Portrait mode

The portrait mode is one of my absolute favourite inclusions. It gives you the appearance of a wide-aperture photo (i.e. background is defocused) without having to fiddle around. In fact, it’s so good that it puts other similar modes on competing cameras to shame.It’s possible to bring it unstuck, with one unruly strand of hair mysteriously defocused, or if you’re shooting subjects that aren’t people, the Pixel gets a little more easily confused.

Portrait mode works on both the front and rear cameras, and equally well, though the front-facing camera doesn’t quite have the “double pixel” trick that the rear camera does, so it works more readily with faces than other subjects.

Other camera tricks include Motion Photos, which capture a moment of video before and after the actual shutter drop somewhat like iOS Live Photos. Reality is, though, that this mode is ultimately useless and you can’t really share these motion videos easily outside Google Photos. Speaking of Google Photos, the integration is better to0, so the whole experience is more seamless.

AI & Software

The different design and even slightly different specs of the Pixel 2/Pixel 2 XL is of course a driving factor for some people, but the phones both come with identical software. The Pixel 2 is also the most intelligent phones you’ll find on the market, with an almost symbiotic relationship with the Google Assistant built-in to the squeezable ‘Active Edge’ sides in addition to the more traditional ways of calling the Assistant.

Shipping with Android 8.0, the Pixel 2 phones are up to date feature wise as you’d expect. They are a little behind on security updates though, with both phones only showing the September 5 security patch – that’s a little slack for our money.

The Pixel 2 phones come with a guaranteed 3 years of both feature and security updates, but being almost a month behind on the all important security updates when phones are making their way into hands of customers (in the US at least) is a worrying factor. It’s only early days though, and we have no doubts the security patch level will be updated smartly.

Google has, since they launched the original Pixel phones last year, packed in exclusive features to their Pixel line. This year, those features include that Active Edge squeeze function, Google Lens, Now Playing song identification, always on display and a new Pixel Launcher. Those features, well at least the software ones wont be Pixel 2 exclusive forever, indeed some of these such as the Google Lens in Photos and Pixel launcher are rolling out to Nexus and Pixel devices now – or like Always On Display, are included in the Android 8.1 Beta for the Pixel.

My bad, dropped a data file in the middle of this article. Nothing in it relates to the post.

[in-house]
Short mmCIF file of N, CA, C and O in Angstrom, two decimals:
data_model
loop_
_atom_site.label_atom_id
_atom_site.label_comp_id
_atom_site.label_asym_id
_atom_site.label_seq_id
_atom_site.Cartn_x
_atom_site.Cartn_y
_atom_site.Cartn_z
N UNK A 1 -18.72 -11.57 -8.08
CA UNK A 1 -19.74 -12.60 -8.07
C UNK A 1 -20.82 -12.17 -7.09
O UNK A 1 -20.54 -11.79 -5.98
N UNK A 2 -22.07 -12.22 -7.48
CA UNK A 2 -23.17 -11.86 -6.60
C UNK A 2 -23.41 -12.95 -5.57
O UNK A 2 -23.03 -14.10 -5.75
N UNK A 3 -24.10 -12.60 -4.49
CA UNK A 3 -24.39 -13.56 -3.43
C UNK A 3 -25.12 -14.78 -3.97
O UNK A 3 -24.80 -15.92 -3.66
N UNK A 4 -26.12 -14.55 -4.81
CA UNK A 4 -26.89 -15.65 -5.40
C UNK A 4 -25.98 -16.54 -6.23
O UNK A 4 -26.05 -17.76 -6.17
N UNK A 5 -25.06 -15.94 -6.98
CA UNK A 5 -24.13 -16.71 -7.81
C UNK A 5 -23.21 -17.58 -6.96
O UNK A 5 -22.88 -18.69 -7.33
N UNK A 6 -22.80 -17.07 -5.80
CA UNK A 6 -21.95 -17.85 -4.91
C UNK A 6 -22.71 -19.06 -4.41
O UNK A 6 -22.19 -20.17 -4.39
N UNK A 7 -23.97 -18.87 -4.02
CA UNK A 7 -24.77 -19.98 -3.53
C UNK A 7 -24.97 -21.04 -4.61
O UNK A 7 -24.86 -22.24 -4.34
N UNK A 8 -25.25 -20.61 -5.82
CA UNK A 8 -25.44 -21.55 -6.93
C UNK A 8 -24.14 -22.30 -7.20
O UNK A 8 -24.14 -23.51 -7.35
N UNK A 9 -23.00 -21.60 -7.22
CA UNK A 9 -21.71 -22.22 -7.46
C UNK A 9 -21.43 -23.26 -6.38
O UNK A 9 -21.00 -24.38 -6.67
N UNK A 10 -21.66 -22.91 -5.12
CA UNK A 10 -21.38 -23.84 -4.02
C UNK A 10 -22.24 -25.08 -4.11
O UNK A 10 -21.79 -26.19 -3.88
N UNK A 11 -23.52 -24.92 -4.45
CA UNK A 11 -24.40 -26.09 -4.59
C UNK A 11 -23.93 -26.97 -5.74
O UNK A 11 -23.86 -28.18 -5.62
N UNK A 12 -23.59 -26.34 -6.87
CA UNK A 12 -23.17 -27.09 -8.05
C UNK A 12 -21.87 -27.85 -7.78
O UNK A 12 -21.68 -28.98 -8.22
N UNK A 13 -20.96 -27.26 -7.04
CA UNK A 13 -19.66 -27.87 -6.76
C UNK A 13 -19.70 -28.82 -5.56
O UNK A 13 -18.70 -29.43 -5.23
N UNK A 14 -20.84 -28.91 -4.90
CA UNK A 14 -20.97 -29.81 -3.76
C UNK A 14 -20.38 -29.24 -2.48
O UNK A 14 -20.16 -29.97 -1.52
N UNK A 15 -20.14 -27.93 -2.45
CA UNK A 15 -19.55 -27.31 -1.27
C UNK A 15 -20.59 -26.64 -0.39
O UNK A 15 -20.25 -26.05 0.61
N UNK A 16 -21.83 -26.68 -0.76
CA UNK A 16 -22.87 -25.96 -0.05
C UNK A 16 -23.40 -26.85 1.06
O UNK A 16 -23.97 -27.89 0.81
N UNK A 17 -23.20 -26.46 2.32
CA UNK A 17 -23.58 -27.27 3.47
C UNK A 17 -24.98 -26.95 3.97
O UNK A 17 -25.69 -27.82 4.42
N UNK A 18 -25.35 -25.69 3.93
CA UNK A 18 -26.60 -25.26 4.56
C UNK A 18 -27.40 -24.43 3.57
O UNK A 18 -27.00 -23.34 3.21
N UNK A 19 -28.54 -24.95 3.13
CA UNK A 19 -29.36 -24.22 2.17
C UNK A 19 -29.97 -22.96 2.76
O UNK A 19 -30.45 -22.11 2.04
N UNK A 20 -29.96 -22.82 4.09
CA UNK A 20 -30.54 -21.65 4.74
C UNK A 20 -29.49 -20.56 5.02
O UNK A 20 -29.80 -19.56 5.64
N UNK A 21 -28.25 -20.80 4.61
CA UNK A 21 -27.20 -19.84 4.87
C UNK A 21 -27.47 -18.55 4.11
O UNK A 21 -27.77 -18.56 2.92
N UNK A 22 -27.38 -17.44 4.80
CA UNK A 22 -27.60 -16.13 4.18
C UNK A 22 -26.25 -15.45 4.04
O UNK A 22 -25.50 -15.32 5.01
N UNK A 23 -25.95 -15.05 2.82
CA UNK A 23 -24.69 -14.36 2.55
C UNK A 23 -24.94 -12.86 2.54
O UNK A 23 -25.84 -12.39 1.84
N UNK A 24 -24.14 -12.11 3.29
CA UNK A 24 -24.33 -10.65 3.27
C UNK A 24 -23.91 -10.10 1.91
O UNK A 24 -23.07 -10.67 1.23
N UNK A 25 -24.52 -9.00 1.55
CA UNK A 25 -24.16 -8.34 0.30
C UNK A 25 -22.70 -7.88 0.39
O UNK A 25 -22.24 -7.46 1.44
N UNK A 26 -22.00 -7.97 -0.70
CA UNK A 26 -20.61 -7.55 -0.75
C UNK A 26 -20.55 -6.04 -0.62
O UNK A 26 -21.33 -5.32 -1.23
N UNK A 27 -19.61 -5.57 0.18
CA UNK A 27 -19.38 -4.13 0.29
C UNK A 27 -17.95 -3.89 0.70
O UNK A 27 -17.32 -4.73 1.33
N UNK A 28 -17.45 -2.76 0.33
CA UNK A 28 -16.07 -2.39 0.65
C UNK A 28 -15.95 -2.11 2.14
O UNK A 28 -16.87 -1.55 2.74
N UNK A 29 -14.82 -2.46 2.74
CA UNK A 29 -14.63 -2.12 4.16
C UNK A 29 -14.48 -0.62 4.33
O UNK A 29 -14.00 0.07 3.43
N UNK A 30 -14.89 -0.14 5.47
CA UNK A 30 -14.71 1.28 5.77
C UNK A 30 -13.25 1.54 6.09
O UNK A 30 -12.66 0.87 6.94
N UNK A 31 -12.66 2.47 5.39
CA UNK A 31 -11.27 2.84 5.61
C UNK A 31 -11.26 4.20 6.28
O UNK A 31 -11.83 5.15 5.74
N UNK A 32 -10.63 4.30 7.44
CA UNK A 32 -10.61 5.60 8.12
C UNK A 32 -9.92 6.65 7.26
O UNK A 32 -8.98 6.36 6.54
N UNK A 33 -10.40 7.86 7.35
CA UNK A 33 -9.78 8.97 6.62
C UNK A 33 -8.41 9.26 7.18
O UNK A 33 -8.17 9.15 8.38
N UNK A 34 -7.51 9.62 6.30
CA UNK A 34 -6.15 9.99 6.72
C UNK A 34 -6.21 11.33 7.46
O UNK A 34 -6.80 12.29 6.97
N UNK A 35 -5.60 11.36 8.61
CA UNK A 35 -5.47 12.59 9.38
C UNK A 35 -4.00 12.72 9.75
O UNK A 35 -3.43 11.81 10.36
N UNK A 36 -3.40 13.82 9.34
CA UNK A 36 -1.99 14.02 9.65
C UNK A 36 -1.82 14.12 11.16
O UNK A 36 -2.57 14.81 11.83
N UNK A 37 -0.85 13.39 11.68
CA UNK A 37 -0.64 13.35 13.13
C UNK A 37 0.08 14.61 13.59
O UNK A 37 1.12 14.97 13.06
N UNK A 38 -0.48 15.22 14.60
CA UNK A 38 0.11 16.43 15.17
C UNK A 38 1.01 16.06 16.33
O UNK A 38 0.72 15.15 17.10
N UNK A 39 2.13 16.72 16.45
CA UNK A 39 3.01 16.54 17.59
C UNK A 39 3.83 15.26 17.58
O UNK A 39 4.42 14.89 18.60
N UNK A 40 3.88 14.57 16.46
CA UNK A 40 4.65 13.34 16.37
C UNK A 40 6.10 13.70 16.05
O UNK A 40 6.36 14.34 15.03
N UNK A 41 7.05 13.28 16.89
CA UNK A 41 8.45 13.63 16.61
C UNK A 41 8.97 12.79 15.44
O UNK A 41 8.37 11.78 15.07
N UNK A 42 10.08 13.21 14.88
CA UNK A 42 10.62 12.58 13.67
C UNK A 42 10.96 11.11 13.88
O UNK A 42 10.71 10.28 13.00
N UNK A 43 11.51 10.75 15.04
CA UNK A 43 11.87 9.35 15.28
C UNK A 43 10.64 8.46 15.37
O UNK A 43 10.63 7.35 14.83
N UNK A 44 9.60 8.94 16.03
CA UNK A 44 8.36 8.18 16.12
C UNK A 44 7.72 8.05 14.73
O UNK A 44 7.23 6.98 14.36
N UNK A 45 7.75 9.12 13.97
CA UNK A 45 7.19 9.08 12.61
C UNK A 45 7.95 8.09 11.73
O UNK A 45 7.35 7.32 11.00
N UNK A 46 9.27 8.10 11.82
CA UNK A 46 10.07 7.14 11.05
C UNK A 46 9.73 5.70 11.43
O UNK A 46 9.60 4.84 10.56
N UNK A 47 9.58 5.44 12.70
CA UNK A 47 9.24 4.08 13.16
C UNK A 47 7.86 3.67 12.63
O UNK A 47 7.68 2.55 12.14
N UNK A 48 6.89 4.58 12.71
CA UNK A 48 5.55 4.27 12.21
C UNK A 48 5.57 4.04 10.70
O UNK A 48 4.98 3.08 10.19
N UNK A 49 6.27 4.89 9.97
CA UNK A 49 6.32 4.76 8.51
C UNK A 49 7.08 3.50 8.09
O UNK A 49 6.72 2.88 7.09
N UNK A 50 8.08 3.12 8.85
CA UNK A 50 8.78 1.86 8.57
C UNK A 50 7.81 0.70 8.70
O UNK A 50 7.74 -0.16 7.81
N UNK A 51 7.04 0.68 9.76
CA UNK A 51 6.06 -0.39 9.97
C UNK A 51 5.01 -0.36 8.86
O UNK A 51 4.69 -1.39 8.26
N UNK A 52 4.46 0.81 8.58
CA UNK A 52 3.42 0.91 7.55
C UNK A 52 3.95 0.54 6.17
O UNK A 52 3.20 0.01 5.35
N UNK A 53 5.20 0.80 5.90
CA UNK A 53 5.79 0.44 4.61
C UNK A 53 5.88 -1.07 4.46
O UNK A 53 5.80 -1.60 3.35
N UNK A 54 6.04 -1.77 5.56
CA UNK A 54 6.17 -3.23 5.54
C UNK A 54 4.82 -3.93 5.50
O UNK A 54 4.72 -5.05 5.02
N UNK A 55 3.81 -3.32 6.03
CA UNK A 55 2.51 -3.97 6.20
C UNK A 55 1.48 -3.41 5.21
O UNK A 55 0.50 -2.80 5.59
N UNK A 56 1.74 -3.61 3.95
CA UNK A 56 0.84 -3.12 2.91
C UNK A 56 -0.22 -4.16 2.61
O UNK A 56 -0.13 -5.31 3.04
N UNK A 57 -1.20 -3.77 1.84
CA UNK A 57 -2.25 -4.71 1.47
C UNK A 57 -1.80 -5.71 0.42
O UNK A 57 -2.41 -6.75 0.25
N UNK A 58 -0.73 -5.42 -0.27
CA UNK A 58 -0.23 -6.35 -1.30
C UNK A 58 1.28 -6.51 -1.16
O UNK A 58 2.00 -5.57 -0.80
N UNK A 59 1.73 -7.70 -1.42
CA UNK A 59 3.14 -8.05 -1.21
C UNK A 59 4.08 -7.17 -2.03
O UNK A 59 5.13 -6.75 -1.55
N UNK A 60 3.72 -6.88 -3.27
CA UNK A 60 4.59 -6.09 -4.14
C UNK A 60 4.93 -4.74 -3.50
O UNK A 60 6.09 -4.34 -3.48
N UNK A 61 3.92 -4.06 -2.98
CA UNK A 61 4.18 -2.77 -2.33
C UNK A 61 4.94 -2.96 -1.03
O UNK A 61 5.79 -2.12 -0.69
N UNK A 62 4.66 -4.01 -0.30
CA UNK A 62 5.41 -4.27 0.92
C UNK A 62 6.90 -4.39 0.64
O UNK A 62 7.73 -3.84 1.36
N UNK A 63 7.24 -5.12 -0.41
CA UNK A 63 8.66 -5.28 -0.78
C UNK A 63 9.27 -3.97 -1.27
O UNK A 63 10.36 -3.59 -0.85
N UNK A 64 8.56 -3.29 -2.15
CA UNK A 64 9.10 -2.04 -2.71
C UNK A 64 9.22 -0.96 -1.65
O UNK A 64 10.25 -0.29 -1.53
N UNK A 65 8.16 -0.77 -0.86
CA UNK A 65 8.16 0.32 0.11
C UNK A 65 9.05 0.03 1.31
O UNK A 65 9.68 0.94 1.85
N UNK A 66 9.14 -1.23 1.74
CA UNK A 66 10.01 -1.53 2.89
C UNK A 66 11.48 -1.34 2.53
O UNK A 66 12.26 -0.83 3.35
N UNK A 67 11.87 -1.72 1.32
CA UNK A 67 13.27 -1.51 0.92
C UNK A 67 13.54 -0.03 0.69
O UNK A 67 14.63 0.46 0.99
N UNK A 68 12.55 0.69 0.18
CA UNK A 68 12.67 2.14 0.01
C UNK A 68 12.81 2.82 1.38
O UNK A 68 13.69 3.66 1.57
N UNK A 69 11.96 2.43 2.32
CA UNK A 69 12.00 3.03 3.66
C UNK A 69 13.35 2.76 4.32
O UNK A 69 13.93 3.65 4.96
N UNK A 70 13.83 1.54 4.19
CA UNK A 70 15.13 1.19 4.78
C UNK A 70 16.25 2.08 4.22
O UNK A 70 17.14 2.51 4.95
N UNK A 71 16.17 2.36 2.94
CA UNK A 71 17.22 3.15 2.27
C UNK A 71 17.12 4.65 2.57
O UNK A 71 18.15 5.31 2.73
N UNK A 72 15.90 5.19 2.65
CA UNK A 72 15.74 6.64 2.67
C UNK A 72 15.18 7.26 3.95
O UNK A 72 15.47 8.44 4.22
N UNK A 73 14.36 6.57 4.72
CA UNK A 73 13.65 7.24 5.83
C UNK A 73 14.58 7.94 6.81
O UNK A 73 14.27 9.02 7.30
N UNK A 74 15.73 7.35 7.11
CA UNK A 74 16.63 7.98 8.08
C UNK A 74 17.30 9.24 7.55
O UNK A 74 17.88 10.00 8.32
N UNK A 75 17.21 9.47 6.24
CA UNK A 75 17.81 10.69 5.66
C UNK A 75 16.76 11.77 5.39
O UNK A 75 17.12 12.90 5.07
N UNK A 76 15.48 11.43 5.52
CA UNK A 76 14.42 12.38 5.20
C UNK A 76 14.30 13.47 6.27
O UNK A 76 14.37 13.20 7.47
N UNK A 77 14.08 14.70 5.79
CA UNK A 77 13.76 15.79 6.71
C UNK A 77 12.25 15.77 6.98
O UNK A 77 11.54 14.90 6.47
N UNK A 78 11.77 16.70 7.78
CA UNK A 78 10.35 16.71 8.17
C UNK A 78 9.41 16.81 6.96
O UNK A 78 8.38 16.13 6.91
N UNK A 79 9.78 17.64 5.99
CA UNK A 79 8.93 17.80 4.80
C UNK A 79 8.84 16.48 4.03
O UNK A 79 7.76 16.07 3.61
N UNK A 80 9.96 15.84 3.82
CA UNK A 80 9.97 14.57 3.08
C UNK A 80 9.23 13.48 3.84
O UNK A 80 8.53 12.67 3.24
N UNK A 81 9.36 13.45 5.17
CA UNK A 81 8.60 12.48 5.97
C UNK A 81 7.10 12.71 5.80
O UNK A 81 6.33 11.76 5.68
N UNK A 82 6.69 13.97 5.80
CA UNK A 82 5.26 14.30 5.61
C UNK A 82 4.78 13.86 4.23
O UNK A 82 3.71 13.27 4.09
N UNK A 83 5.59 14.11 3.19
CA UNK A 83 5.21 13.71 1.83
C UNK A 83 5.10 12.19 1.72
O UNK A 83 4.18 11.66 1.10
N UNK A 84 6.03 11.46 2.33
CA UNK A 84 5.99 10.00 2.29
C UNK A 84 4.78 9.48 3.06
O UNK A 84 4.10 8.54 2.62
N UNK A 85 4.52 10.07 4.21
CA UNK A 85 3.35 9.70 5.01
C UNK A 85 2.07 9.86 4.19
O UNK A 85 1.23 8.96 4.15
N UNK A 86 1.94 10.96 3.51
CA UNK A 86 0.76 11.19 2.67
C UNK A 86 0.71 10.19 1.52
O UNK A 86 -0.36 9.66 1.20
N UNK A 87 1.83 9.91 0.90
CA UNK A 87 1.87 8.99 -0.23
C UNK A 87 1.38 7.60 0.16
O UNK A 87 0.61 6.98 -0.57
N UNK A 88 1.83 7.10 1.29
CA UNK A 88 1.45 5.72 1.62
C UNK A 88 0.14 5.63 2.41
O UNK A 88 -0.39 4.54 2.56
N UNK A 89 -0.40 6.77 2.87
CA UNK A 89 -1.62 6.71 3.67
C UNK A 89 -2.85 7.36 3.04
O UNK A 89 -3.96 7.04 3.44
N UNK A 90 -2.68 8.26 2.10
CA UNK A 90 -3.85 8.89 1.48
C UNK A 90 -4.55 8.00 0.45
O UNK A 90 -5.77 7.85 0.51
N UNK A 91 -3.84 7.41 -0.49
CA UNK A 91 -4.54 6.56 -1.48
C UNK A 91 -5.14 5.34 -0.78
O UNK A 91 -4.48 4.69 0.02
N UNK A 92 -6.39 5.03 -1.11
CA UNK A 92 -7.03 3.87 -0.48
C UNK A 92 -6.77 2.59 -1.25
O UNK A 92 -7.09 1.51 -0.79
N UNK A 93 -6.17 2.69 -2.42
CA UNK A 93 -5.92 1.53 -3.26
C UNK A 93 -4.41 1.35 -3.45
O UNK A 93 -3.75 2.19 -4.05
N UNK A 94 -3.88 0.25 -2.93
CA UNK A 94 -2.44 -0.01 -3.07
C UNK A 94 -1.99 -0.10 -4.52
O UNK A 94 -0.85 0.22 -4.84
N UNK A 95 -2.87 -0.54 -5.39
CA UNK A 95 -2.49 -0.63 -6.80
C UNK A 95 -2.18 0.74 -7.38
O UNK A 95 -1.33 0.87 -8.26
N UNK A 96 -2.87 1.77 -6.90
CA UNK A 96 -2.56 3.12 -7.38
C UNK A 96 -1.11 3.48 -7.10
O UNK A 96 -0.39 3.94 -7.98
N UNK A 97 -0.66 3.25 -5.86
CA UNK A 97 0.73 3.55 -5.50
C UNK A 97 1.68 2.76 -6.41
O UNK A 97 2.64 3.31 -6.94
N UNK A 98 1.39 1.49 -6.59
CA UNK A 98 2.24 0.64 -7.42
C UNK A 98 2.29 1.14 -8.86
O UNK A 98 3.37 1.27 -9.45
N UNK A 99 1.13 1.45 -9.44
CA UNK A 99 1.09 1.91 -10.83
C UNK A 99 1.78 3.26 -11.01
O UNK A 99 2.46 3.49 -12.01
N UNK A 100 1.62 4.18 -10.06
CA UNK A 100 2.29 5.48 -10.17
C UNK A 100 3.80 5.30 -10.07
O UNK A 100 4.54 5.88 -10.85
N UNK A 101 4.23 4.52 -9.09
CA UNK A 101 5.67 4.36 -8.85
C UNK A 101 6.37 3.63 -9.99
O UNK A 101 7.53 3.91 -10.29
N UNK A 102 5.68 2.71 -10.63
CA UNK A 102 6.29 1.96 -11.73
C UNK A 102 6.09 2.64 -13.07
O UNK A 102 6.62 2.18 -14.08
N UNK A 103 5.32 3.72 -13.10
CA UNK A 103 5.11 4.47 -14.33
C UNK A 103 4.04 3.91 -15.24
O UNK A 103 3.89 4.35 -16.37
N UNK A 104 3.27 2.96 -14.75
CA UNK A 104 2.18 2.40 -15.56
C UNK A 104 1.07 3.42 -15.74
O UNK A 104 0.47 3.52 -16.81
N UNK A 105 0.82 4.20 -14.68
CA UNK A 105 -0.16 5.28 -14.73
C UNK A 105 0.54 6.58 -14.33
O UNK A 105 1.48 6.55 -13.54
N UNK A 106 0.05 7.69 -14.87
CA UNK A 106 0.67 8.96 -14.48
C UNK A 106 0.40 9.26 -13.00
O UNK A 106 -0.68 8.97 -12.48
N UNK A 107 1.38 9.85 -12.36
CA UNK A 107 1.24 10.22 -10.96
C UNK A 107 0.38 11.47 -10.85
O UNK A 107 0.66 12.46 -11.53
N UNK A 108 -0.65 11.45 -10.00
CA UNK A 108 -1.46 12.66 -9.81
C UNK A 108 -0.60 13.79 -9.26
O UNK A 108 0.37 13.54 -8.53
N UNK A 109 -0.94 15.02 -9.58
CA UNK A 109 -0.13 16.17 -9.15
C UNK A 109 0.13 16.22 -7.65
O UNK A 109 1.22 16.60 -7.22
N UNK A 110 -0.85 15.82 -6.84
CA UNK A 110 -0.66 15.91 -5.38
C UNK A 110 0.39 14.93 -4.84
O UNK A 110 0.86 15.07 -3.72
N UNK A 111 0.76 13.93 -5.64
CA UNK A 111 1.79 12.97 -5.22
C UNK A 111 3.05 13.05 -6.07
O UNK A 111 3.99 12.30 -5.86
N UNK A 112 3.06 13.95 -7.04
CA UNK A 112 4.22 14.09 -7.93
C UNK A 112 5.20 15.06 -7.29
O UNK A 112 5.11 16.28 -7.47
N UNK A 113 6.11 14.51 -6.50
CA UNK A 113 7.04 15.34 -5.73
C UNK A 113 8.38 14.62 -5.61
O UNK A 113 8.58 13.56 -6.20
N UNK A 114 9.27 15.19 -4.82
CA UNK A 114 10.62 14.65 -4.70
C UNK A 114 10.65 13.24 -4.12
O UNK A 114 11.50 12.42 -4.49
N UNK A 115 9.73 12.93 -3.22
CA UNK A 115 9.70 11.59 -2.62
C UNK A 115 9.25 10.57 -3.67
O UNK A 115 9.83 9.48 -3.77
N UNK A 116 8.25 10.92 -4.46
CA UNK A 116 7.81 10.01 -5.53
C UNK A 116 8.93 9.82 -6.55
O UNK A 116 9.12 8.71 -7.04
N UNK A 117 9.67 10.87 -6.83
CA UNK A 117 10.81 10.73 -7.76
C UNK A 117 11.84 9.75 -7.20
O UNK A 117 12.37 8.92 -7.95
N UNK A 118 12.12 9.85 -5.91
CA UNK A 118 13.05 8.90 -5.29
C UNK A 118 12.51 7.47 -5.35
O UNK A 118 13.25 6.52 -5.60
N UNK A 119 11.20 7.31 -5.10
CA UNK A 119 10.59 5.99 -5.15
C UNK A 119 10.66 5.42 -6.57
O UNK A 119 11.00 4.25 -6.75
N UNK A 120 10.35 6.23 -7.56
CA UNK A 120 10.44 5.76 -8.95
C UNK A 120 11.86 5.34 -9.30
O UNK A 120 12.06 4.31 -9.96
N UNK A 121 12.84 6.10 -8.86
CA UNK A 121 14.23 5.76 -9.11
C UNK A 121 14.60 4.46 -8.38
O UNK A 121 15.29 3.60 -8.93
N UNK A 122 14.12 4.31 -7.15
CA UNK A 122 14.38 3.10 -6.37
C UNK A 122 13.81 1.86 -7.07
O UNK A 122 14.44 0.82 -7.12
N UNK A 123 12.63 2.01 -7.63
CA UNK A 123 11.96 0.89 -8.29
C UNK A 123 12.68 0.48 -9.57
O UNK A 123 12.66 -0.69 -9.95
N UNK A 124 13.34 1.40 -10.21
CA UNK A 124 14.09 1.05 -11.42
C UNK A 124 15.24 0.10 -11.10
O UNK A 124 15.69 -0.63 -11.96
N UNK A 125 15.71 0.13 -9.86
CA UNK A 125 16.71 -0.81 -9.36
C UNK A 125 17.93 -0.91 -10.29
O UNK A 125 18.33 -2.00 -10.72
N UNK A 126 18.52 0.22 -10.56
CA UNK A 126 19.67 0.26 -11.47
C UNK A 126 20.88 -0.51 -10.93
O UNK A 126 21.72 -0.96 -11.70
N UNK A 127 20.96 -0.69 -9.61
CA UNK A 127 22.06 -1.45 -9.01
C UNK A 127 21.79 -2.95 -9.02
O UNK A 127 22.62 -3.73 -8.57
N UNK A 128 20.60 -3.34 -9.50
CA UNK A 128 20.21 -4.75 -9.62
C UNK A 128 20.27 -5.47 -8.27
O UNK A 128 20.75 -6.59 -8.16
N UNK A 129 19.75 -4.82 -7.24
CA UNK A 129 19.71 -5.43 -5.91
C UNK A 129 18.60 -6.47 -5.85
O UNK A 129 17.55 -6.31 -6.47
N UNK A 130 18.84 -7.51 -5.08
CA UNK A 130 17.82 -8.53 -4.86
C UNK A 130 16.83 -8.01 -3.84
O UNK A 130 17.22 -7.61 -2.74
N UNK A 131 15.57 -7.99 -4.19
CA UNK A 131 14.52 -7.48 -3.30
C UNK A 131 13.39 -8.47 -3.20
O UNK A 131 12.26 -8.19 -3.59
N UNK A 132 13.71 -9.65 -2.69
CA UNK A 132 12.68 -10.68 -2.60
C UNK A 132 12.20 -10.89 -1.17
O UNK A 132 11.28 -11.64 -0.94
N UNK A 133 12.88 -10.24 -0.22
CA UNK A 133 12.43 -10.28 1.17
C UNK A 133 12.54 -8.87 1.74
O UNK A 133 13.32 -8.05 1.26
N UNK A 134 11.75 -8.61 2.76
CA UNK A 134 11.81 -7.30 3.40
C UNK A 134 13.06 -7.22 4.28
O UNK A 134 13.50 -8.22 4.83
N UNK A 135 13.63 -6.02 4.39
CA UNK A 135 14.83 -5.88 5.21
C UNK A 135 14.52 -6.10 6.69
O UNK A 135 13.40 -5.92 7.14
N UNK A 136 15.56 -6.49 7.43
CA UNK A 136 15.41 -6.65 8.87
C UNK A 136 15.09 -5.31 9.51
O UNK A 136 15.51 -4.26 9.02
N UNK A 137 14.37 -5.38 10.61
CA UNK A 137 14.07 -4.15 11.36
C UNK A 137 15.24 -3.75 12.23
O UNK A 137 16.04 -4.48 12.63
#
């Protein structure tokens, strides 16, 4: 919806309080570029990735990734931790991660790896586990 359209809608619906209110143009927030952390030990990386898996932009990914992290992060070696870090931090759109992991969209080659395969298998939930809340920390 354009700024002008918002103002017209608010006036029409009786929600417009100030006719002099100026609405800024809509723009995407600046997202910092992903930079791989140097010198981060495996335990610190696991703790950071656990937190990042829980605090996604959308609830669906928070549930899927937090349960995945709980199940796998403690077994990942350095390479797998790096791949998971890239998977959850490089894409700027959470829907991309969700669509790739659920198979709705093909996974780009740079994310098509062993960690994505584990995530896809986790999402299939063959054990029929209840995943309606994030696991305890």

The exclusive features are very good though. They’re not a default part of Android and that, along with those feature and security updates is part of what has made the Nexus, and now Pixel phones great.

Google Lens
To start with, Google Lens is, in our opinion not quite ready for prime time just yet. Part of Google’s Artificial Intelligence, or Machine Learning technology is learning through feeding of data and at present it feels like we’re part of that learning process. At this stage, Google Lens fails – for me at least – more often than not when called on. Lens, like a lot of Google’s AI based products will improve the more we use it, it just feels that part and parcel of being a Pixel user is going to be helping that machine learning to learn to benefit the rest of the Android community.

When it works though, Google Lens is scarily good. It seems to work best if there’s some sort of text in the background, or if it’s a fairly well known item though.

Active Edge and Google Assistant
By far one of the best features of the Pixel 2 is the incorporation of Google Assistant. The Pixel 2 is the first real attempt to make Google Assistant a hardware as well as software feature with the Active Edge squeeze.

It’s actually quite an intuitive gesture to squeeze the sides and have Google Assistant appear – though you may find yourself playing with the sensitivity of the squeeze gesture for a while trying to find a happy medium between having to squeeze too hard and having Assistant pop up every time you pull your phone out of your pocket. If however you can’t find that happy medium when squeezing the sides you can turn it off and rely on the Ok/Hey Google hotword voice detection or simply long-press the home button to call the Assistant.